Can you trust a direct-to-consumer genetic test?
There are currently many genetic tests offered directly to consumers, ranging from relatively simple tests of ancestry to much more complicated predictions of disease risk and drug responses. In an industry as complex as this one, it can be difficult for consumers to decide which companies they can trust.
In the course of writing about the genetic testing industry I’ve taken tests from four different companies, with a fairly wide range of quality, and made my data publicly available. My background in genetics makes it easier for me to make sense of some of the results, but you certainly don’t need to have a PhD to separate the science from the snake oil. Here are a few useful rules of thumb that you can follow both before and after purchasing a test.
Do some background reading
Apply the same common sense approach you would for any major purchasing decision: Google the name of the company and look for positive and negative reviews. Keep an eye out for reports from consumer watchdog agencies, or blog posts by experts who are critical of the company’s accuracy. Don’t believe every critical review you read, but if there’s an overall picture of negativity, look elsewhere.
Check the company’s website
As an initial filter, look at the company’s website for the signs of dodginess you’d expect from any fly-by-night online scam. Poor grammar and web design, dubious customer testimonials, and offers to sell you nutritional supplements based on your genetic data are all strong predictors of shoddy genetic tests.
A legitimate company should provide you with a demonstration account illustrating the type of information you would receive as a customer, giving enough context for you to understand the results, as well as extensive links to other resources. Lists of the actual genetic variants tested should be easily available, along with clear references to the original research papers supporting the company’s claims.
It’s your genome
Check to make sure the company allows you to download your raw genotype data after the test has been done. It’s your genome, and you have a right to get access to this information. In addition, having access to the raw data will make it easier for you to double-check the company’s accuracy and interpretation. If a company doesn’t provide an easy way to download your raw data, find another provider.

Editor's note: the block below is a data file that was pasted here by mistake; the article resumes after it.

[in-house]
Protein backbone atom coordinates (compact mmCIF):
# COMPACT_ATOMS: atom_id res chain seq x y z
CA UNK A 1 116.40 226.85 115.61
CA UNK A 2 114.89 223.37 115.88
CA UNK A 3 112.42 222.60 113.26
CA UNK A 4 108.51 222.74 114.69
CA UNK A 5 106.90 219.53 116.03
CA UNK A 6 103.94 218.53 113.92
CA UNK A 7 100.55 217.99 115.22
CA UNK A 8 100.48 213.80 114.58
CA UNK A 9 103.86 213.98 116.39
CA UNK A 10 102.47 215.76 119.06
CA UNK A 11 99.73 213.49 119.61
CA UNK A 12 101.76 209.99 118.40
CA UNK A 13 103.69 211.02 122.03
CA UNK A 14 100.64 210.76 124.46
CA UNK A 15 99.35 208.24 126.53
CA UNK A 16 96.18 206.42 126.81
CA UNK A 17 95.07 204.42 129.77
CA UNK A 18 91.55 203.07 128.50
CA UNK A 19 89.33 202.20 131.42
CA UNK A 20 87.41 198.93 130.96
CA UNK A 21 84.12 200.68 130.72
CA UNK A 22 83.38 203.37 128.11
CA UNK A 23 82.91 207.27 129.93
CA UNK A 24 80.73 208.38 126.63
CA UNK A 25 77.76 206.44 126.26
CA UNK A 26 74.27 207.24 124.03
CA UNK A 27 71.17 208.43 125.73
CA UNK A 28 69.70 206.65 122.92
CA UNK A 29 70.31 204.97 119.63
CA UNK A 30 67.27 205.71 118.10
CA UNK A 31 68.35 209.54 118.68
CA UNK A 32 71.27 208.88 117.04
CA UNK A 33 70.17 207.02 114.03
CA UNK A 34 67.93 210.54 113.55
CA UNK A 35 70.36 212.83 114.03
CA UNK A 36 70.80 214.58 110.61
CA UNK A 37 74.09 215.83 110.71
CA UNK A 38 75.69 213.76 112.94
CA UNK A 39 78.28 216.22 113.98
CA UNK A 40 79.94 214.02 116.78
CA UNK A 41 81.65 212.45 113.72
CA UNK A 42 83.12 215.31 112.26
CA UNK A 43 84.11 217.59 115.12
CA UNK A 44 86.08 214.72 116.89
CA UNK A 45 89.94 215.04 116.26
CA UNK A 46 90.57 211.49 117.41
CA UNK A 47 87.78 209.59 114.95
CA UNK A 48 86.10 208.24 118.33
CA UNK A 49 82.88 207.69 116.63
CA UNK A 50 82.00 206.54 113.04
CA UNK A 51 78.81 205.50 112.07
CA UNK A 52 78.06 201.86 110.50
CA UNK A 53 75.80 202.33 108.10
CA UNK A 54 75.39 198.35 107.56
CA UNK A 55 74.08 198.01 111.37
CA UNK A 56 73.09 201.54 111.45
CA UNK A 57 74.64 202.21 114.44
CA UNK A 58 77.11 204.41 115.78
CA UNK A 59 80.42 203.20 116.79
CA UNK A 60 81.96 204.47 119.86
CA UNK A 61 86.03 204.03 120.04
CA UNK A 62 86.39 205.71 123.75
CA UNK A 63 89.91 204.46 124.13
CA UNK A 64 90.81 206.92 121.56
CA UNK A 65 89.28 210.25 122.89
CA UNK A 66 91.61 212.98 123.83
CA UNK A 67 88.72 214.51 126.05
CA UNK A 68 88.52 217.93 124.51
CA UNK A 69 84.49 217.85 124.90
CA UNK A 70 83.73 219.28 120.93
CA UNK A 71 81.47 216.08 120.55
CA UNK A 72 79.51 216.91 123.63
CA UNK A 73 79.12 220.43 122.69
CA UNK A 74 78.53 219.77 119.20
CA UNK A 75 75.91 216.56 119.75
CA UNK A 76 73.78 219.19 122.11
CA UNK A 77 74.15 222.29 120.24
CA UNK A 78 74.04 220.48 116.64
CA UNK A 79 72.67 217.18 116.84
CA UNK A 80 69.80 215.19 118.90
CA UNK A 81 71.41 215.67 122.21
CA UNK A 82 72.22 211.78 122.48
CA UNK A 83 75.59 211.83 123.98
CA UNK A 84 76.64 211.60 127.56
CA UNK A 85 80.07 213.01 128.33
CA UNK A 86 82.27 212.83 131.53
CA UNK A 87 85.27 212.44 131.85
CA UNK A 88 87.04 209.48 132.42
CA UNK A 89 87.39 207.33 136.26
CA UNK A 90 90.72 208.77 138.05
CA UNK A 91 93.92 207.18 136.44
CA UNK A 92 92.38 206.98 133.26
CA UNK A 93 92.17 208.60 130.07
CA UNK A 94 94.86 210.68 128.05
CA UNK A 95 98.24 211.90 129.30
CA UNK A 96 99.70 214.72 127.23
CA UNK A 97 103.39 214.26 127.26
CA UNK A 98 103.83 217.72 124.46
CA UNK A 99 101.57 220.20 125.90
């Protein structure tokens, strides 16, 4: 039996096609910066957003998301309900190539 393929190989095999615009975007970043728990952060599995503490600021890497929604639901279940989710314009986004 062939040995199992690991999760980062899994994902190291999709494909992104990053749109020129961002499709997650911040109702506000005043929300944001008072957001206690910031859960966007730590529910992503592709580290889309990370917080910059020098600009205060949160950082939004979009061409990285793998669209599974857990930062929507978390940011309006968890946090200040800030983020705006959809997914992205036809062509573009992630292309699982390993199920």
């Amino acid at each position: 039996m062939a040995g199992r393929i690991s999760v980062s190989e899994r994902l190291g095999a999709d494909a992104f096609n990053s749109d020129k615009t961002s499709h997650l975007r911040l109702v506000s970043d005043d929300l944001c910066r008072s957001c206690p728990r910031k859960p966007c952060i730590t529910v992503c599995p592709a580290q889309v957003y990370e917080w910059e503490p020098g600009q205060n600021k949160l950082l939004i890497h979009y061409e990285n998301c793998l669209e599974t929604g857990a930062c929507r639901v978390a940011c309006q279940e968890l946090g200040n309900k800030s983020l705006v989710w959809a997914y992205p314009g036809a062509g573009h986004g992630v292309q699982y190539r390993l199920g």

Engage with your data
After purchasing a test, make sure you actively explore your results: dig deep, read as much as you can, and ask questions about anything that doesn’t make sense to you. There are plenty of online forums devoted to personal genomics and genetic ancestry and genealogy. Of course, like any online forum, you shouldn’t believe everything you read!
Right now the data provided by personal genomics companies isn’t profoundly useful from a health perspective for most of us, so should treat this process first and foremost as a learning experience. You’ll learn the most if you approach your own genome with a skeptical eye, searching for inconsistencies and surprising results and then tracking down their origins. This process may also alert you to errors in your data or its interpretation, as journalist Peter Aldhous has illustrated.
If alarmed, consult an expert
If you find something you think is truly worrying, follow up with an independent expert (a doctor or genetic counselor for health-related matters) to have the results confirmed and put in context before making any life-changing decisions. Direct-to-consumer tests aren’t clinical tests (and aren’t labeled as such); you should treat them as providing you with information, not definitive answers, and certainly not diagnoses.
However, be aware that most doctors are ill-prepared to deal with the types of complex information provided by a genome scan, so make the process as easy for them as possible. Most reputable companies will provide a simplified print-out of results you can present to a clinician.
Daniel MacArthur is a research geneticist at Massachusetts General Hospital. He writes about genetic testing at Genomes Unzipped